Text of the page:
Relating the concept to your students’ own real-life experiences makes their work more interesting and meaningful. Real world examples of basic addition include buying a couple of candy bars and calculating the total, adding the different types of stickers in your drawer to find how many total stickers there are in your sticker collection, and adding how many boys and girls are in your camp to find how many kids there are in total. I encourage you to create an addition anchor chart with your students and record these examples and more.

Essential understandings, also known as enduring understandings, are the big ideas we want our students to master. They help you focus your teaching on what you want your students to know, understand, and do. These “big ideas” derive from standards and serve as the foundation for designing all of your basic addition lessons and activities.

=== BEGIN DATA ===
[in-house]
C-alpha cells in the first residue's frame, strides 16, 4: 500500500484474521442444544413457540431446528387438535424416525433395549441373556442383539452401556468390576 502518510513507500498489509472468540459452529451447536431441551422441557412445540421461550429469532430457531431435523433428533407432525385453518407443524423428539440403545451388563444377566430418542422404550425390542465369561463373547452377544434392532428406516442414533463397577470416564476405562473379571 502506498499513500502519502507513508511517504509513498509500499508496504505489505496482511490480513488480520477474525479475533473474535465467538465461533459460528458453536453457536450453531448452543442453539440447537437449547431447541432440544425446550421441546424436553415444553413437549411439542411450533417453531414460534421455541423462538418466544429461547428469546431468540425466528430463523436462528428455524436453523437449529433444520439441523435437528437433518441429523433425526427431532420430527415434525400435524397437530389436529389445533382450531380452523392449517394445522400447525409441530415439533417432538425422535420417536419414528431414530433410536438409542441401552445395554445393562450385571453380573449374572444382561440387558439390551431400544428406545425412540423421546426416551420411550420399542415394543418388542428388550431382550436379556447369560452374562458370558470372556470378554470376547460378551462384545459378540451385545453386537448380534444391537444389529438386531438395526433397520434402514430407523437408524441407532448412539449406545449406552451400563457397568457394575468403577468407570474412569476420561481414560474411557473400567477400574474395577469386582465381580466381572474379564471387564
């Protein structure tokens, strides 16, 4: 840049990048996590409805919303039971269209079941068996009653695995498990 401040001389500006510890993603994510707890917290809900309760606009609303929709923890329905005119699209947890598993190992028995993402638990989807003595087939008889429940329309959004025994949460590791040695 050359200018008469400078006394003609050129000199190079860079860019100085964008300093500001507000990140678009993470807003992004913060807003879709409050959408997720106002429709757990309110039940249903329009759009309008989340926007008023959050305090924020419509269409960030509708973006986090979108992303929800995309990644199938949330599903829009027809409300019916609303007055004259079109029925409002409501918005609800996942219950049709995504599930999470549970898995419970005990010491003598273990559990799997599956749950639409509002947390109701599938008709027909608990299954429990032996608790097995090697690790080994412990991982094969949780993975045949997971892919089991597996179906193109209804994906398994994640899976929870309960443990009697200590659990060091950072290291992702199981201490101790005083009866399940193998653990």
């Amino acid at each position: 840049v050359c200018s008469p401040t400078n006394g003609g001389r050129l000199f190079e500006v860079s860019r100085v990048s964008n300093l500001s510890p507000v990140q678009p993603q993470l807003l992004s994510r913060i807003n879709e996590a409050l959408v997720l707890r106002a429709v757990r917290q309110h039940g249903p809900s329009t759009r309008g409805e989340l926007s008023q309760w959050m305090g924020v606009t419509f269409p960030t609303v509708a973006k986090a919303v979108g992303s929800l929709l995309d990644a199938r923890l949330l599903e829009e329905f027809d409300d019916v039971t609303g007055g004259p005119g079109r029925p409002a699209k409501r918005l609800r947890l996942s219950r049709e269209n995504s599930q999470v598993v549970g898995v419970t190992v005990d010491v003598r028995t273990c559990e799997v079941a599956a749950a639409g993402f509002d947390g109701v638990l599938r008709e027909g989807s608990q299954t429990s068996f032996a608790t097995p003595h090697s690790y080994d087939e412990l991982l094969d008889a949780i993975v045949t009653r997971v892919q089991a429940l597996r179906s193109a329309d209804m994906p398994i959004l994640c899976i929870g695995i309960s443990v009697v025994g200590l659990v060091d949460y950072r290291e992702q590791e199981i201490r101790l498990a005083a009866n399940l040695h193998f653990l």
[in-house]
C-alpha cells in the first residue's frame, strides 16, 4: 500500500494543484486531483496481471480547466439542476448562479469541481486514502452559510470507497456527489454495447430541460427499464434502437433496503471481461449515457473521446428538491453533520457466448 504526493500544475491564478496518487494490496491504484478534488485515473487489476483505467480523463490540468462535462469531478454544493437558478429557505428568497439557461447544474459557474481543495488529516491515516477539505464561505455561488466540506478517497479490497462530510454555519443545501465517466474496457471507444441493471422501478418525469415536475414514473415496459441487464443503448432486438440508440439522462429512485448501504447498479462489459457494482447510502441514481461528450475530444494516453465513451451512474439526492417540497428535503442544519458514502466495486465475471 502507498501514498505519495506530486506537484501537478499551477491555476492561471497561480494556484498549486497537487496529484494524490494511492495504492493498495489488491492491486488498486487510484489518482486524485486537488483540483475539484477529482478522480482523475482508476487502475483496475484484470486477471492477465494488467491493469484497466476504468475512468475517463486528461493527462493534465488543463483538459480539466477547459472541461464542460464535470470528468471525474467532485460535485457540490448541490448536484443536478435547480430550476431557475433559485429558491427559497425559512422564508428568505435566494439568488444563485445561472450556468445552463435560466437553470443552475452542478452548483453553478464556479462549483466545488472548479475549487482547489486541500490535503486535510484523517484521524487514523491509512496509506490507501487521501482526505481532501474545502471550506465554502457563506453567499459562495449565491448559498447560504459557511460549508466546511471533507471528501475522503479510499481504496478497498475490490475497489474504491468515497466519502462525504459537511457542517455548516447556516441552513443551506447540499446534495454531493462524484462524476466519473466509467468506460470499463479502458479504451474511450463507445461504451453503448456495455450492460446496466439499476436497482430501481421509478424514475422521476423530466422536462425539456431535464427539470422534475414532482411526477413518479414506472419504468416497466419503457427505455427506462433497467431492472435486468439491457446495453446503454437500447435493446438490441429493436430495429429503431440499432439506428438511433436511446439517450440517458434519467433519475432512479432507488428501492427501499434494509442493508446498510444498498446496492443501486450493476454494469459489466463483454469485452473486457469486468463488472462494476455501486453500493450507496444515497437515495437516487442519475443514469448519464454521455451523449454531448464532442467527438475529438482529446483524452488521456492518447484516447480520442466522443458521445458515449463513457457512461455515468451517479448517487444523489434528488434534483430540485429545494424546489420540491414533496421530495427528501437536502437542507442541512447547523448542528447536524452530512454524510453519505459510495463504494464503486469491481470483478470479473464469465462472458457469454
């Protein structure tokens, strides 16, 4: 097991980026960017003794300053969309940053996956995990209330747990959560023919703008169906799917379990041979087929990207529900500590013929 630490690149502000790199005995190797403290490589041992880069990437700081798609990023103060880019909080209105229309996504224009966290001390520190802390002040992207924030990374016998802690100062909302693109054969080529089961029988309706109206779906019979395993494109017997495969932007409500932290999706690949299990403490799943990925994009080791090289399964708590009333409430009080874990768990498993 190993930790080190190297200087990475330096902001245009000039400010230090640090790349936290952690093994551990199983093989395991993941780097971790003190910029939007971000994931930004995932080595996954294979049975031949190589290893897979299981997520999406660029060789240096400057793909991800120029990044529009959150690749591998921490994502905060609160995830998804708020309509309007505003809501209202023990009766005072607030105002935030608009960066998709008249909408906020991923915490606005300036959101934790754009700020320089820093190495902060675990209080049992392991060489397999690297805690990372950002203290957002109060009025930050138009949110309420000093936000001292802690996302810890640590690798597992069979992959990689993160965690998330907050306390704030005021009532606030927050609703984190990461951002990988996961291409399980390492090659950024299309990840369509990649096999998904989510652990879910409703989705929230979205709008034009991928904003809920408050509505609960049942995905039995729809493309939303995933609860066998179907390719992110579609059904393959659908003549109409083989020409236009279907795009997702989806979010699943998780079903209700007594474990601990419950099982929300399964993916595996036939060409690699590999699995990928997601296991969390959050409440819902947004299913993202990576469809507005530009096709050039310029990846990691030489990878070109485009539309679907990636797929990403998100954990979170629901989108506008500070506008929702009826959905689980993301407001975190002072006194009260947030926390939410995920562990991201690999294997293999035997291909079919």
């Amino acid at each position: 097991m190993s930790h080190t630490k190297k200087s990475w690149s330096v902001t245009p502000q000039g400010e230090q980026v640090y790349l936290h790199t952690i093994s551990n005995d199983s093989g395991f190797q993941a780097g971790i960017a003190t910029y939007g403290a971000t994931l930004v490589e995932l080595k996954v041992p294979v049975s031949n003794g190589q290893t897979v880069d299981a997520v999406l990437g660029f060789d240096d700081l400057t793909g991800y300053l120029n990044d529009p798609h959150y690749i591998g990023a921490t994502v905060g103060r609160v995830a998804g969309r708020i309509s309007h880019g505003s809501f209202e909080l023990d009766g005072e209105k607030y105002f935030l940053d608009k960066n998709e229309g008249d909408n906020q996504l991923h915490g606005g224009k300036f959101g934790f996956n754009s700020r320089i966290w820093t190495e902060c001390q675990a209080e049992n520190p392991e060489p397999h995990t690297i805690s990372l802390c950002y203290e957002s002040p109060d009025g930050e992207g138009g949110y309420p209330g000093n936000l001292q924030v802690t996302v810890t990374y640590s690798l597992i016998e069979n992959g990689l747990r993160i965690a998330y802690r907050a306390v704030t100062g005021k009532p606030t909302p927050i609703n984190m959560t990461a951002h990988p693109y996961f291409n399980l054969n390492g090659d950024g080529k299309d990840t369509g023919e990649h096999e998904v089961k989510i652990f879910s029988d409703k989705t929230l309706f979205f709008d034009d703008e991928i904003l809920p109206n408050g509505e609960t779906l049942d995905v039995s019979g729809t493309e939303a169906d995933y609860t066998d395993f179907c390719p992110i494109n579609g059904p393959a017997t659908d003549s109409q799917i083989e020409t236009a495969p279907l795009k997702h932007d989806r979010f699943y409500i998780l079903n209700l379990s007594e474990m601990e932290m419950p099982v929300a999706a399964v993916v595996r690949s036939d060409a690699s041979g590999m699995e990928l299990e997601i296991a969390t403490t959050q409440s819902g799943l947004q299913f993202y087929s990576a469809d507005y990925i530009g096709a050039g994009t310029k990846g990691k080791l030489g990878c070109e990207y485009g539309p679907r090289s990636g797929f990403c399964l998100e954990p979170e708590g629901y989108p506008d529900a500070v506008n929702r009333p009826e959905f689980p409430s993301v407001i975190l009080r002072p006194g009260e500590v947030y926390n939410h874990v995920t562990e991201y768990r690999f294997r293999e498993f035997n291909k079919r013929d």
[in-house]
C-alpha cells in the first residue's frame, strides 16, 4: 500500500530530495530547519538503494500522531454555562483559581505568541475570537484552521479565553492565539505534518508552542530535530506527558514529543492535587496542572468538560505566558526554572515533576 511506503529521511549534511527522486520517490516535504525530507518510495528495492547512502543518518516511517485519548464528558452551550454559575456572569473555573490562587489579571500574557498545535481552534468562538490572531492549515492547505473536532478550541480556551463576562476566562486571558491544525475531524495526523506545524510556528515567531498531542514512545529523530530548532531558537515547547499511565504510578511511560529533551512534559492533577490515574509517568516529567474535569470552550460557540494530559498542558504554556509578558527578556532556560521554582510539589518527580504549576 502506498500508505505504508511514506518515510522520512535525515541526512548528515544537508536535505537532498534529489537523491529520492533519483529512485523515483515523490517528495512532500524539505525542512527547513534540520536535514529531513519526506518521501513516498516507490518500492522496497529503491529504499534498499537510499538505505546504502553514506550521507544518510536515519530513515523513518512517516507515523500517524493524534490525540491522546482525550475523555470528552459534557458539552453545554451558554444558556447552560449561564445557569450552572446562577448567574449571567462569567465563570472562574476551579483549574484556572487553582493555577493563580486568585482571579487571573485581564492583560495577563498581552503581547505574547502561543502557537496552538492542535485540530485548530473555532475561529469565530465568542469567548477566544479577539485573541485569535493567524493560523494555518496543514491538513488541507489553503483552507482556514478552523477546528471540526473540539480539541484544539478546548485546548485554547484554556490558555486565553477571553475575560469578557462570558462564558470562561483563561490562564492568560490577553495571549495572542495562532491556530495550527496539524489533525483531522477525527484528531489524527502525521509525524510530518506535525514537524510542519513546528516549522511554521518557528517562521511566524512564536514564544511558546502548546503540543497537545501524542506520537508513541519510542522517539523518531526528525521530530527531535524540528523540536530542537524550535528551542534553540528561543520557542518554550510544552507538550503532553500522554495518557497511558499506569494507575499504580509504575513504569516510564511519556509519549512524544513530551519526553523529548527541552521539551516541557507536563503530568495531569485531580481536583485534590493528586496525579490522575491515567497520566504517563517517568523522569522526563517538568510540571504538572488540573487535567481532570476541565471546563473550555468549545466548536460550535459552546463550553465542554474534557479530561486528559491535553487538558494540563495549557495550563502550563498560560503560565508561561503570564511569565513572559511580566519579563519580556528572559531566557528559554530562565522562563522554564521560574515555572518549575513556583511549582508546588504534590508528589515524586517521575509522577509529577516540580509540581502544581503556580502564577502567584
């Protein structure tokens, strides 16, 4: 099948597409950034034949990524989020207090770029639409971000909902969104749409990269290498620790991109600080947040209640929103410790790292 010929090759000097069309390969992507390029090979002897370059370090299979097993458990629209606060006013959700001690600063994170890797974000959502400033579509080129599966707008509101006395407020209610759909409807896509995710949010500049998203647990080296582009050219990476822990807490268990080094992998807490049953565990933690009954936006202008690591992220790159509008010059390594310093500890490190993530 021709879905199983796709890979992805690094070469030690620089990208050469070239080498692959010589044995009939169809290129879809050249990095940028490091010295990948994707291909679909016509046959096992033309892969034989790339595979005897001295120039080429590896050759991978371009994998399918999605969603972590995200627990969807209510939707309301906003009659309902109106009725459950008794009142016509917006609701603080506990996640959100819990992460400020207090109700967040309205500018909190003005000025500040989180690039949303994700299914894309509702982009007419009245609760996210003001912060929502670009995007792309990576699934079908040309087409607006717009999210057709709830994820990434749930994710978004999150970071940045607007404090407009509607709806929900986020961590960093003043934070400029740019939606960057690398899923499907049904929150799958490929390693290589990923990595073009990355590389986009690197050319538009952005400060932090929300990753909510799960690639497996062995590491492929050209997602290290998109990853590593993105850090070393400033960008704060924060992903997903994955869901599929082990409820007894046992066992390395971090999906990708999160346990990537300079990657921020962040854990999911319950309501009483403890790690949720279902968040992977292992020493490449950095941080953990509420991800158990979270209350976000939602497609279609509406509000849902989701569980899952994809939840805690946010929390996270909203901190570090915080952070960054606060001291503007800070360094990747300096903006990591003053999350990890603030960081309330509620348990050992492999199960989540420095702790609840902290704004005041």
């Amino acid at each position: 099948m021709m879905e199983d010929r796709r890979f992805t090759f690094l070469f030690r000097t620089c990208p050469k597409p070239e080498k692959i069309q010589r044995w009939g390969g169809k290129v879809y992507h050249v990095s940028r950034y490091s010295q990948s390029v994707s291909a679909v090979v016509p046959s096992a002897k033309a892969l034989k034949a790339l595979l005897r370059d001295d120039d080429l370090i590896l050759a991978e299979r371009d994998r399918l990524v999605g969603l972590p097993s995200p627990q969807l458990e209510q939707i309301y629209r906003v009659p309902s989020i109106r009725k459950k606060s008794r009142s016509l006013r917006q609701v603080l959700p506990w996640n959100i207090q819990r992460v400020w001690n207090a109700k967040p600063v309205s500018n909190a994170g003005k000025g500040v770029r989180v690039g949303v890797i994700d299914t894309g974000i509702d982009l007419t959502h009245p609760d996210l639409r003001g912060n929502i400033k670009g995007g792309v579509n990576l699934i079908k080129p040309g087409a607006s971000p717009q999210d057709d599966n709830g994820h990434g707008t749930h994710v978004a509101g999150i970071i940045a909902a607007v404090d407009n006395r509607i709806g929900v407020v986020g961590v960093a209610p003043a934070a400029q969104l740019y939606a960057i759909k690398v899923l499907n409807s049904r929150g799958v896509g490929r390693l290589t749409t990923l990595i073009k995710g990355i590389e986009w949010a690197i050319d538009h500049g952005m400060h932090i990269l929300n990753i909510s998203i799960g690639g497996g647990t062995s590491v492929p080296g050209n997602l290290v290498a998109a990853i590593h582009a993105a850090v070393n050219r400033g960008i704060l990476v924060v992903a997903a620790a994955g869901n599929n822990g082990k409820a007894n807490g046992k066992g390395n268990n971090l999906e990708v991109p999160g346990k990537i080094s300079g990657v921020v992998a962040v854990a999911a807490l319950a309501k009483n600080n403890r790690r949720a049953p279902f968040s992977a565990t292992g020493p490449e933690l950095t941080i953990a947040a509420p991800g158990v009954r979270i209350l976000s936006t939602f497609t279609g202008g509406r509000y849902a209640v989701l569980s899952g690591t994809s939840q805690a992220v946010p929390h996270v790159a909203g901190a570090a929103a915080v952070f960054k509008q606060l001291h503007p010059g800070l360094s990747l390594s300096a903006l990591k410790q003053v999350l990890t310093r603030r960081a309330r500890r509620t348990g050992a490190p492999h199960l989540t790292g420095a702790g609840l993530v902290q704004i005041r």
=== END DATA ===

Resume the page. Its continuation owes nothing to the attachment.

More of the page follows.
In first grade, students should be able to…

• understand the relationship between addition and subtraction.
• use the counting on strategy to solve addition problems.
• add within 20 using strategies.
• determine if an addition equation is true or false.
• find the missing number in any position of an addition or subtraction problem.
• subtract multiples of 10 in the range 10-90 from multiples of 10 in the range 10-90 using strategies.
• solve addition word problems involving numbers within 20.
• solve addition word problems with three addends and a sum within 20.

In second grade, students should be able to…

• fluently add within 100 using strategies.
• add within 1,000 using strategies.
• write an addition equation to express an even number as a sum of two equal addends.